Moderna’s vaccine is a two-shot series for ages 6 months through 5 years. Each dose is one-quarter the adult dose and is given four weeks apart.
“With respect to safety, both vaccines basically demonstrated the same side effects that we’ve come to expect and anticipated with older children and adults,” said Dr. Grant Paulsen, a pediatrician in the infectious disease division at Cincinnati Children’s Hospital Medical Center who joined Vanderhoff for the briefing.
Paulsen, the site principal investigator for trials involving both vaccines, said the most common side effect is mild to moderate pain at the injection site as well as fatigue, irritability, headache for some and a fever for a small number of children involved in the study.
While some parents have been eagerly awaiting approval, vaccine hesitancy among some parents is anticipated. According to Ohio Department of Health data, about 27% of Ohio children age 5-11 have received at least one dose, compared with about 50% of those age 12-17, and 73% of those over 18.
This is why the focus has been with pediatricians to make sure a large number of them across the state signed up to receive the vaccines. Parents of young children are more comfortable with their personal doctors, Vanderhoff said.
“Every child that we are able to make the vaccine available for is one success,” he said. “It’s important to remember that our youngest children can still fall seriously ill with this virus.”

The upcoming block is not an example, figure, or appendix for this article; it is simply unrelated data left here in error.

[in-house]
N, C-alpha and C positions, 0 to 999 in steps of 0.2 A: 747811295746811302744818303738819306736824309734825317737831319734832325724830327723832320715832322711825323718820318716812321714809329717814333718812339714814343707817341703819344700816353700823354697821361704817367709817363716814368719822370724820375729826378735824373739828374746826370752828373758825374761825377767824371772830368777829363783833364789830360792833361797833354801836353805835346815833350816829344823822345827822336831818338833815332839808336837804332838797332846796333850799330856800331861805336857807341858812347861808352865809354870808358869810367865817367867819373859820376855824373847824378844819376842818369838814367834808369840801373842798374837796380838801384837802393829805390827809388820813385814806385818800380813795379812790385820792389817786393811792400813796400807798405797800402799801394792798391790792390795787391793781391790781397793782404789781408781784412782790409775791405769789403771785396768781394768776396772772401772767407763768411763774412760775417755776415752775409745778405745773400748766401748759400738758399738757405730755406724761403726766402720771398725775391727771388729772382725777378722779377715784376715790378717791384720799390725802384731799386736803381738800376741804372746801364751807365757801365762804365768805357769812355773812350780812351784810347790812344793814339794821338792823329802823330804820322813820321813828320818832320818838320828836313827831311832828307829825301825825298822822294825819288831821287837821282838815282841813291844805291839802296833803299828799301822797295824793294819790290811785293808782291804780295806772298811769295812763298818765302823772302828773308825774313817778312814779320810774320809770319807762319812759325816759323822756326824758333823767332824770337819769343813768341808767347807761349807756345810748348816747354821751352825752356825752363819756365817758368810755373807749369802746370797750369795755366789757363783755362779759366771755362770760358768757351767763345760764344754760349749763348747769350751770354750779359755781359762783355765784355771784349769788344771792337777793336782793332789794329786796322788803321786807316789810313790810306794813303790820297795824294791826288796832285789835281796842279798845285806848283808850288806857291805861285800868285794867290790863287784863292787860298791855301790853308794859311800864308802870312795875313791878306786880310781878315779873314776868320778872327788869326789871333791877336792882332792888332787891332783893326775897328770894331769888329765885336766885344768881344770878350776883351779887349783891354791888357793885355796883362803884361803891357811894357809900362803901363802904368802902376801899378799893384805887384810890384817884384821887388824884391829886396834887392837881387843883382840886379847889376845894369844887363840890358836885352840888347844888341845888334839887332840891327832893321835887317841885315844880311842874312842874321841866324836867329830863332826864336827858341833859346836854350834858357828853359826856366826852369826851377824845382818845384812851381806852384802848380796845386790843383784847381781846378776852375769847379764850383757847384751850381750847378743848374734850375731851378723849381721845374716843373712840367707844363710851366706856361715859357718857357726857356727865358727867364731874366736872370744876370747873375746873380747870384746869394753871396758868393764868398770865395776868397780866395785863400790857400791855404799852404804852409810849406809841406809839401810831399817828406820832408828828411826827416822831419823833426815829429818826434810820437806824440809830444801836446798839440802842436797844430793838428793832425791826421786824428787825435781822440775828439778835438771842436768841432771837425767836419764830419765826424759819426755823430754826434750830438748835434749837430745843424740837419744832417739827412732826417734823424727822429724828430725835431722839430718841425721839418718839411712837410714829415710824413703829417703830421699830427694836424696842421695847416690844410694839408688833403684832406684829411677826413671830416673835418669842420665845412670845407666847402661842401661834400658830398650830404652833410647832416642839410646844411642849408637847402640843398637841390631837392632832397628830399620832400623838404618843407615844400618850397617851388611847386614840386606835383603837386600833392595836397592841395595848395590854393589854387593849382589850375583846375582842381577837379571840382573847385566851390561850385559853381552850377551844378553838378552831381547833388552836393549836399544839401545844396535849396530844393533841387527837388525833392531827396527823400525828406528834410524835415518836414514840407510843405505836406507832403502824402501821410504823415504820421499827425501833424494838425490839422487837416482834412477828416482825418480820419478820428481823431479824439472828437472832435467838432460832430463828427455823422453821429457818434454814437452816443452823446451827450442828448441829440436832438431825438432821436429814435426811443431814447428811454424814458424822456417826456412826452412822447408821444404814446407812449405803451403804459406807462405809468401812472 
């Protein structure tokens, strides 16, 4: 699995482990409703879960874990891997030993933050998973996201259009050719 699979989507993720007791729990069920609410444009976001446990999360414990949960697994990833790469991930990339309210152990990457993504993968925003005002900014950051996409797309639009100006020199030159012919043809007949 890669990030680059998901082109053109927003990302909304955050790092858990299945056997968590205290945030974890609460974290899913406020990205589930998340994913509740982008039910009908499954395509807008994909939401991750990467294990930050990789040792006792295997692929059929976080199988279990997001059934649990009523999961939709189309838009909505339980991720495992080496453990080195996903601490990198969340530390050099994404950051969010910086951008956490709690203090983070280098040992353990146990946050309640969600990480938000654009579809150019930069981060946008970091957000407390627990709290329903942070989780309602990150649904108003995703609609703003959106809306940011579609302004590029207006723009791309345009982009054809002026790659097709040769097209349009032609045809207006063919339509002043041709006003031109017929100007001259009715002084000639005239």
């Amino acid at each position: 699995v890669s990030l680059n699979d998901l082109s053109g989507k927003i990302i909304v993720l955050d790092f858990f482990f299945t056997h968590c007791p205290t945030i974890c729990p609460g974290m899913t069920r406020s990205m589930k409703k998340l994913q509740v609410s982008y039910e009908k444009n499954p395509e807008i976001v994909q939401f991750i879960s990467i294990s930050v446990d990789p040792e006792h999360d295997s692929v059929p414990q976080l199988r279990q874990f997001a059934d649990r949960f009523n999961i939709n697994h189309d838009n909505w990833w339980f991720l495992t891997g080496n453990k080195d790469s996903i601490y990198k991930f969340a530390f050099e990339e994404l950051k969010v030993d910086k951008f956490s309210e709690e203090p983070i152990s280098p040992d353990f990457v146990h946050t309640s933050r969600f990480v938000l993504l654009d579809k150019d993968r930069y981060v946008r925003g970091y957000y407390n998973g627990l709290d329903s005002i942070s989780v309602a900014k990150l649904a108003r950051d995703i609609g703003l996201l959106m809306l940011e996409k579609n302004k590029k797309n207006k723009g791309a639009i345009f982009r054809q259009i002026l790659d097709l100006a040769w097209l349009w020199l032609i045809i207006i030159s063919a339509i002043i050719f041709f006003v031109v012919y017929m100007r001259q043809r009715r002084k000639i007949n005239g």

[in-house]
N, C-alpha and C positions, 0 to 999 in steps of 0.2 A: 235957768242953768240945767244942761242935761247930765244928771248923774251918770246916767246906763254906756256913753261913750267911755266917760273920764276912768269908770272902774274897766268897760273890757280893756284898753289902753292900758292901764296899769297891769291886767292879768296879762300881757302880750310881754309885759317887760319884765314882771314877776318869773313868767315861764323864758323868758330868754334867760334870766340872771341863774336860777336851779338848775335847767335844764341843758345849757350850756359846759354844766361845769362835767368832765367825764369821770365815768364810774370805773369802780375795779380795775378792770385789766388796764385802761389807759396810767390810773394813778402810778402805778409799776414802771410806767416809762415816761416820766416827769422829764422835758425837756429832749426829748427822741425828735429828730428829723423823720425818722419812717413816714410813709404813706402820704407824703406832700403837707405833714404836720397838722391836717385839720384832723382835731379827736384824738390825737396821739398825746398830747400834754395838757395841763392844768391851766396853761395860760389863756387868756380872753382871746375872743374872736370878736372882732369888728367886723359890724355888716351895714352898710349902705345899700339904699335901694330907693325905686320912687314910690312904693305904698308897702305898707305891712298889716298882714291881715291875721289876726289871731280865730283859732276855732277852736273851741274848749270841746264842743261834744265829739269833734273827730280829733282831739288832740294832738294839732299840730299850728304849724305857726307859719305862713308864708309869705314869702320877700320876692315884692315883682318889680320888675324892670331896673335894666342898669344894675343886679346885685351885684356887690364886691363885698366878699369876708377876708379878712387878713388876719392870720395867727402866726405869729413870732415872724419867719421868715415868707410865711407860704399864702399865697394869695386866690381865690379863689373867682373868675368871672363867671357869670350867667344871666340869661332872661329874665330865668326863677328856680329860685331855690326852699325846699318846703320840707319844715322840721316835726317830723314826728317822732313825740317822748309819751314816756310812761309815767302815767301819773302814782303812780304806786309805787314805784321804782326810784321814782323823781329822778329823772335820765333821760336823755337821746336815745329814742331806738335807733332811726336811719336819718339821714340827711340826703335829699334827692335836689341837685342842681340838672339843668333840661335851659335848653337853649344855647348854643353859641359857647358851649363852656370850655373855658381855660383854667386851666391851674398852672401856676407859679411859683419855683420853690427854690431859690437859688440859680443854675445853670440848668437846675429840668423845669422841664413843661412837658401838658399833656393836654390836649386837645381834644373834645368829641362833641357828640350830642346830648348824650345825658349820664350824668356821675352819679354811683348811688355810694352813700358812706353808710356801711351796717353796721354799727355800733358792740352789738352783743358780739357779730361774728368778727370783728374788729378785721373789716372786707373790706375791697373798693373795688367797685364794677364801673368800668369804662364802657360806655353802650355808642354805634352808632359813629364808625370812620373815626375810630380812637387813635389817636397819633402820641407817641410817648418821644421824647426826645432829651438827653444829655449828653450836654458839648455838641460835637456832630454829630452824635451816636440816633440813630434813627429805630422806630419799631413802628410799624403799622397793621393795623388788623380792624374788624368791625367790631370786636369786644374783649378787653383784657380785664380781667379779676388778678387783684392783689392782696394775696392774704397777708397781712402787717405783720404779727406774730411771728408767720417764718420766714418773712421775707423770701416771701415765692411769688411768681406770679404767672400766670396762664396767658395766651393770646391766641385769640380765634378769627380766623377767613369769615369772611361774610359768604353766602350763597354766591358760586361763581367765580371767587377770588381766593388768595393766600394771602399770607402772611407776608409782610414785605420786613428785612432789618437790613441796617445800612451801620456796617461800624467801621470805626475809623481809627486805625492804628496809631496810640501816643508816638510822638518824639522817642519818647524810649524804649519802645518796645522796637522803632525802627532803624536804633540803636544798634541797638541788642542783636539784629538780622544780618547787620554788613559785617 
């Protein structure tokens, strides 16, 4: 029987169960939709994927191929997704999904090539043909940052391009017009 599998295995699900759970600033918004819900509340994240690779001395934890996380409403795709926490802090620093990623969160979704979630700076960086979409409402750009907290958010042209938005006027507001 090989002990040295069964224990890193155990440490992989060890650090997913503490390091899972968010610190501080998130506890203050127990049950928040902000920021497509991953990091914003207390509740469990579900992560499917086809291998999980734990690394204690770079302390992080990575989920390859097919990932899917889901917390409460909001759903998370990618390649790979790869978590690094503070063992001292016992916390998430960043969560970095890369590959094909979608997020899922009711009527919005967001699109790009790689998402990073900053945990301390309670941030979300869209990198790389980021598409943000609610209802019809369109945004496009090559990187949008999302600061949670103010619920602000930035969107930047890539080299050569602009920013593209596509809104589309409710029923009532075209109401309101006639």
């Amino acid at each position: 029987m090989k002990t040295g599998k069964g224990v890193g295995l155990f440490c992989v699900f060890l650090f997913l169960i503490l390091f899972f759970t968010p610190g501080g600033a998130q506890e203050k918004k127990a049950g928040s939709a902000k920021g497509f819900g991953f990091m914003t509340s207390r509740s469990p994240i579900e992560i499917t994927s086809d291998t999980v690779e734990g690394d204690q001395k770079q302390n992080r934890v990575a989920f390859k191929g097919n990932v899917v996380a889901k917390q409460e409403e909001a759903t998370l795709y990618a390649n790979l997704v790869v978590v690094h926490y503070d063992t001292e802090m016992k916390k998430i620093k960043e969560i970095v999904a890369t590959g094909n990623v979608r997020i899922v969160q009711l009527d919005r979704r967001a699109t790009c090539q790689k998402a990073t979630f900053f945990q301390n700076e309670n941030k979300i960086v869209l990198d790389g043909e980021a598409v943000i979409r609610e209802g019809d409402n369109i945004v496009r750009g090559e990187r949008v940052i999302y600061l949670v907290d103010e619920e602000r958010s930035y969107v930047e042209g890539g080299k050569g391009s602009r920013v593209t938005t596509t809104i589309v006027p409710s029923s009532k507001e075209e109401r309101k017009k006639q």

Compared to other age groups, the youngest children make up far fewer COVID-19 cases, hospitalizations and deaths. However, there have still been about 2.5 million cases in babies and toddlers and nearly 450 deaths among those younger than 5 in the U.S.
“In Ohio, 79,000 cases have been reported in this age group, with about 1,500 hospitalizations and, tragically, 10 deaths,” Vanderhoff said.
When infants and toddlers do suffer a severe COVID infection, or Multisystem Inflammatory Syndrome in Children — a condition associated with COVID-19 where different body parts can become inflamed, such as the heart, lungs, kidneys, brain, skin, eyes or gastrointestinal organs — treatment options are limited, Paulsen said.
“We’re still seeing severe COVID,” said Dr. Michael Forbes of Akron Children’s Hospital, who also joined the ODH briefing. “For many of us our motto has been prevent what is preventable.”